In 1943 the fucking Nazis decided to liquidate the Jewish ghetto in Lvov. (Or Lviv, or Lwow, sources differ. It’s a city with a complicated history. At the time it was part of Poland; now it’s in the Ukraine. No, they didn’t move the city, they moved all the Poles.) A small group of Jews entered the sewer system and tried to hide there to escape the slaughter. They were assisted by Leopold Socha, a sewer worker, but not from the goodness of his heart. One of the Jews was rich, and Socha charged them for everything he did for them. He was as anti-Semitic as any other Pole, a people historically almost as prejudiced as the Germans or Russians.
But eventually the money ran out … and Socha continued helping them and bringing them food. It struck me as a sort of reverse Stockholm Syndrome, where hostages come to like the hostage takers. He had invested so much of himself, and had also come to know them as people. For whatever reason, it worked. The dozen or so Jews stayed underground in the filth and stench and rats for fourteen months. This film recreates that grim experience. In the film, Socha is shown proudly proclaiming to the amazed citizens as the Jews crawled out of the sewer for the first time, “These are my Jews! My Jews!” Whether or not that actually happened, it is a fact that Socha was named “Righteous Among Nations” (formerly, “Righteous Gentile”) by the State of Israel, just like Oskar Schindler.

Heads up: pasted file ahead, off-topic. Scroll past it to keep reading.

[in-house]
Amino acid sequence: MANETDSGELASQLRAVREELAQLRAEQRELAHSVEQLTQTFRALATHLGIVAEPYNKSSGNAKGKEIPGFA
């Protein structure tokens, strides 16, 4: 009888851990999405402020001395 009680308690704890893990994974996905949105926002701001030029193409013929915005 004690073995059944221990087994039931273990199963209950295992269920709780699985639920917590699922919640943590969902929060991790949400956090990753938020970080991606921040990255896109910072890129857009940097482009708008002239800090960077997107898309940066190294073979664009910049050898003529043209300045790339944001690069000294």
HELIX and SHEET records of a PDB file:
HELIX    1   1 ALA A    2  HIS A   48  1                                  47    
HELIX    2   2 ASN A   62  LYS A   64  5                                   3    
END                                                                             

This movie is not quite the tear-jerker that one was, but it’s damn good. It was nominated for Best Foreign Language Film (the Iranian entry, A Separation, won). It must have been a real bitch to film, too. The sewer sets were narrow and low, with water running along the tunnels. The actors were wet much of the time, and the camera crews had to wrestle heavy steadicams backwards through all that. My hat is off to them.